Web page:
Astrologers may modify their claims in the light of the failure of predictions by saying that "the stars incline but do not compel.
Astrology in England
During the Middle Ages, astrology in England flourished as part of the world view, taken for granted. Geoffrey Chaucer, for instance, a well-informed man of his time, wrote a Treatise on the Astrolabe, in which the fifth part (never started) was to have been an introduction to "astrology". This would have included much that would now be called astronomy, but also astrological elements. The Church, however, was generally unhappy with astrological explanations of human affairs, as it preferred to ascribe changes of fortune, cataclysmic events, etc to God's providence. The system was elaborate, and anyone claiming to be an astrologer should have had considerable expertise, though there were ignorant frauds. Astrology was used for general predictions, individual predictions, and advising on courses of action. In the latter case it might be combined with medical knowledge.
The expertise seems to have declined during the 15th century, but revived again under Henry VIII, who forbade preaching against astrology. The rise of a more scientific attitude, searching for explanations, initially favoured it. Francis Bacon, for instance, believed in it. Astrological works were written in English instead of Latin, and a great many were published. Almanacs began to become popular. During the Interregnum, a time of great uncertainty for many people, there was a positive avalanche of astrological publication, and there was during this period a formal Society of Astrologers.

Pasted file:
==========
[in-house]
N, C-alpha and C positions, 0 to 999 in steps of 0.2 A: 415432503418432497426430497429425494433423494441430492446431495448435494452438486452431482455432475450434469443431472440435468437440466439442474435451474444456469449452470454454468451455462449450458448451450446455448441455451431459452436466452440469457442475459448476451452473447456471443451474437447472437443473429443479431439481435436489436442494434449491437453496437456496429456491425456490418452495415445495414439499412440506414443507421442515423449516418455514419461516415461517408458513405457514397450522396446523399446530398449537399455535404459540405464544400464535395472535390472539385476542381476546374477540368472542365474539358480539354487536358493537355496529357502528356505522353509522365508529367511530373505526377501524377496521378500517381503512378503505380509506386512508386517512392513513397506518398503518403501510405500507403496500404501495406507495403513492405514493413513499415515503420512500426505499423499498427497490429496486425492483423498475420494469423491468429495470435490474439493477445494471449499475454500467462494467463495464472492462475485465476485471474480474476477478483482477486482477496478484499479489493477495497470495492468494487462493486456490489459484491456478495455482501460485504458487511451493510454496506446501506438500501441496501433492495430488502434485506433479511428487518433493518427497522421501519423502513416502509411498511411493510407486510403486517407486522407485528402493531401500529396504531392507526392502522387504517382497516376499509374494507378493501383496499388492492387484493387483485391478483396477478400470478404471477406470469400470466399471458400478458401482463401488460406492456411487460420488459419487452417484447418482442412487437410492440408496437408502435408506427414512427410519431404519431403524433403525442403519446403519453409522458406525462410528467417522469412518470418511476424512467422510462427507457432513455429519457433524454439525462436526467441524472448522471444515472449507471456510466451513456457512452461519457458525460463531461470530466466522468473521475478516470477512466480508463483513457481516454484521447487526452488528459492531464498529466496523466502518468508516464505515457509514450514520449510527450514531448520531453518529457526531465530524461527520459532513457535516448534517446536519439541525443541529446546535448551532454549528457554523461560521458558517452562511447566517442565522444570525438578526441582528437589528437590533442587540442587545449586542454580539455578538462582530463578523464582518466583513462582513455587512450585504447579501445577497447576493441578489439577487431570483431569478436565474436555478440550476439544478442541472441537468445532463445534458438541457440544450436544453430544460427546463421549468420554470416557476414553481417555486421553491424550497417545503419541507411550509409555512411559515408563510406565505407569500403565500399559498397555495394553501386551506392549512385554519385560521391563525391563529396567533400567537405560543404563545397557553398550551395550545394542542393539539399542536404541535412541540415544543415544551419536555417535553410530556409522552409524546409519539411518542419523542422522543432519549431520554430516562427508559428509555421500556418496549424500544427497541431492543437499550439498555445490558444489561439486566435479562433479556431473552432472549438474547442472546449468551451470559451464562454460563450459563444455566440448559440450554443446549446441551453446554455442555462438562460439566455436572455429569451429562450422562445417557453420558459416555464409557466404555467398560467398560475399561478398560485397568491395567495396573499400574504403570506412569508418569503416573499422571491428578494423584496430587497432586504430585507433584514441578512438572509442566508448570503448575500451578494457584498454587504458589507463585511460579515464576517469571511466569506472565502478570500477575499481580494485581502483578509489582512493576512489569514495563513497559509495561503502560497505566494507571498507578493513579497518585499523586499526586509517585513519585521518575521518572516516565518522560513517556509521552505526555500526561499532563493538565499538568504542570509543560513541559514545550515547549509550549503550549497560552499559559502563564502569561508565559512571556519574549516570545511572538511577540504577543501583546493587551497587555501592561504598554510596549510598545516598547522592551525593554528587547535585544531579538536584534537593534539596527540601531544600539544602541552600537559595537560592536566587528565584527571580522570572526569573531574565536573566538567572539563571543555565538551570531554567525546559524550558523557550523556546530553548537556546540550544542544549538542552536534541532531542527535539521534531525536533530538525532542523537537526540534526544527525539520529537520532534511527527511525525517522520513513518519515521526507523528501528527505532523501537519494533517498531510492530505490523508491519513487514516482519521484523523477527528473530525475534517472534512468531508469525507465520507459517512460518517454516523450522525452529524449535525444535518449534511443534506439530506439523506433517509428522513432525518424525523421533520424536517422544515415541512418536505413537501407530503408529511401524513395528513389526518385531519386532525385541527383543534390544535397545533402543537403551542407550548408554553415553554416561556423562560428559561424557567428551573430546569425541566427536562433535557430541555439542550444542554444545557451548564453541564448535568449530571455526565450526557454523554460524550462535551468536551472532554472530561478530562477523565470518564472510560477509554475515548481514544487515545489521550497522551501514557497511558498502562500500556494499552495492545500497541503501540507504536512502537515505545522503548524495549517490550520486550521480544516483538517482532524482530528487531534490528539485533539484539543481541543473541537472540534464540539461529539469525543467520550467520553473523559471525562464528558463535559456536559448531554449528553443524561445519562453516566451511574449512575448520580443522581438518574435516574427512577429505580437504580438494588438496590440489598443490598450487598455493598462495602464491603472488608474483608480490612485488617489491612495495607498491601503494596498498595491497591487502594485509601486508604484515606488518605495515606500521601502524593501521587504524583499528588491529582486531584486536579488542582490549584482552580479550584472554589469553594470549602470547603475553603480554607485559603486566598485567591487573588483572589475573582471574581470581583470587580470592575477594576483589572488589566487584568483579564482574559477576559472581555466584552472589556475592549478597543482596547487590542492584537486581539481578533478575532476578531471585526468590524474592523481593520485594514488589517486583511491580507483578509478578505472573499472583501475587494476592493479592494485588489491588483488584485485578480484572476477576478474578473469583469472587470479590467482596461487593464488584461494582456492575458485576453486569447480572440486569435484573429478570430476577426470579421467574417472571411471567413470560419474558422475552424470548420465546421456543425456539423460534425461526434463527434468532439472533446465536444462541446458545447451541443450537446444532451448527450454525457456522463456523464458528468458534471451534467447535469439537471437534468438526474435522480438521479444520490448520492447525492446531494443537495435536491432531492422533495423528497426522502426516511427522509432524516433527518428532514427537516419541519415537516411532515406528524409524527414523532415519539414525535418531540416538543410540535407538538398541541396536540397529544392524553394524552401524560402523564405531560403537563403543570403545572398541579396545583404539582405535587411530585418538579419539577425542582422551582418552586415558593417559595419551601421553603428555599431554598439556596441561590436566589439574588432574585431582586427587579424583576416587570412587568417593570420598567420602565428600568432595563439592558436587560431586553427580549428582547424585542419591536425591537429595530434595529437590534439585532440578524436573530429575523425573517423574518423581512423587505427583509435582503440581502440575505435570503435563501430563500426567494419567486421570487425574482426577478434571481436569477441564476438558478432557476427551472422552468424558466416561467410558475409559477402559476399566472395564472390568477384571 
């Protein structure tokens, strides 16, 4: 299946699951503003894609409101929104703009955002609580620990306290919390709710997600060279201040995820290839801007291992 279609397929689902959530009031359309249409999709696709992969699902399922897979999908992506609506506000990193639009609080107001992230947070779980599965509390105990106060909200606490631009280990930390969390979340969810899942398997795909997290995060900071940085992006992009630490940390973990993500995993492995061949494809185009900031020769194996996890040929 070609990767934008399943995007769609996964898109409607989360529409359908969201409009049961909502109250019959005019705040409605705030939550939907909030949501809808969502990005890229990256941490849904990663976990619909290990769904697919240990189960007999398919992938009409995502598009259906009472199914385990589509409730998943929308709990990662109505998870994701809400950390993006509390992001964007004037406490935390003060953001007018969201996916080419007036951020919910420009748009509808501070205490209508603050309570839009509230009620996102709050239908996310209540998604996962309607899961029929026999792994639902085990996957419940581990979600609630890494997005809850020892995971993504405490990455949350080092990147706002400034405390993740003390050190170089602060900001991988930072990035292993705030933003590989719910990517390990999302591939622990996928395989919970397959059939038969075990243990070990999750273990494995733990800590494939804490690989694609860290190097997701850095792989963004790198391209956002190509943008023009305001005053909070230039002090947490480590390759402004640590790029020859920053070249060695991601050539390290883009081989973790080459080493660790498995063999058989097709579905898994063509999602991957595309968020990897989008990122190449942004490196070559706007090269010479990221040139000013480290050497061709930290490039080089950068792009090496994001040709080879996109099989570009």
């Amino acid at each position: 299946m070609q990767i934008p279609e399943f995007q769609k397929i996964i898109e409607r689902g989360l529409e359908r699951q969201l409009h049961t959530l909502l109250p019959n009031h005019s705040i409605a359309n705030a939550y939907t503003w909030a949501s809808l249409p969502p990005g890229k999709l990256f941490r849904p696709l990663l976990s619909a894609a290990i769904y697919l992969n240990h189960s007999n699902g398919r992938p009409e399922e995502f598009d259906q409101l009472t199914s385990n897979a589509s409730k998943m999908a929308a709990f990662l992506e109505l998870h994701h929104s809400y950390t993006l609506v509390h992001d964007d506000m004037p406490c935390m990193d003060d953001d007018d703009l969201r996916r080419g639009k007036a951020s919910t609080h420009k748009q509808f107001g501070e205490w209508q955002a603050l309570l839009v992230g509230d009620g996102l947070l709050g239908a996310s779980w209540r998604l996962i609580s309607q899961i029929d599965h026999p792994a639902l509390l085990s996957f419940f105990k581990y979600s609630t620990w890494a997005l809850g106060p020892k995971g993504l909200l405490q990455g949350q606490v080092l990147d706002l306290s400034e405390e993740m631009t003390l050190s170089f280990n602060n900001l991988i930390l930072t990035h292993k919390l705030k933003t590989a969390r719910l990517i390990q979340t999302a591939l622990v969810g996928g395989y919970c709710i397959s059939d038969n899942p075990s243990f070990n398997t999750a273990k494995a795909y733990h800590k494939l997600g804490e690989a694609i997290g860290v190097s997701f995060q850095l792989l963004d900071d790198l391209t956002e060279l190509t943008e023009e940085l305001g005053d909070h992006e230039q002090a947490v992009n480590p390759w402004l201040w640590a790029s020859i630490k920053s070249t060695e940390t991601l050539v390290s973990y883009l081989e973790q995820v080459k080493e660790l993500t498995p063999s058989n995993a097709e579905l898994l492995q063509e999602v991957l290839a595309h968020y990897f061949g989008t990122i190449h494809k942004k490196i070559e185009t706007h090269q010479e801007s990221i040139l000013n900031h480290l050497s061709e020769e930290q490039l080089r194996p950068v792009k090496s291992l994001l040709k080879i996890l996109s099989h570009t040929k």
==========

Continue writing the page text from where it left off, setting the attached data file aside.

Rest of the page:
It was possible for a time for astrology and science to get along together. Both Lord Brouncker, the first President of the Royal Society, and Sir Kenelm Digby, one of the first people elected to it, both practised it, though it was, at the same time, mocked by satirists. Keith Thomas identifies no one dominant factor in its decline, which was encouraged by the greater stability of society, by the mockery astrology came to attract, by the Church of England's hostility, and by the prevalence of more scientific attitudes. Some belief in it remains to this day.
Astrology in literature
Shakespeare, it appears, was quite willing to disparage astrology. In Julius Caesar (i.ii), Cassius urges on Brutus with the words
The fault, dear Brutus, is not in our stars,
- But in ourselves, that we are underlings.
In King Lear (i.iii), Edmund says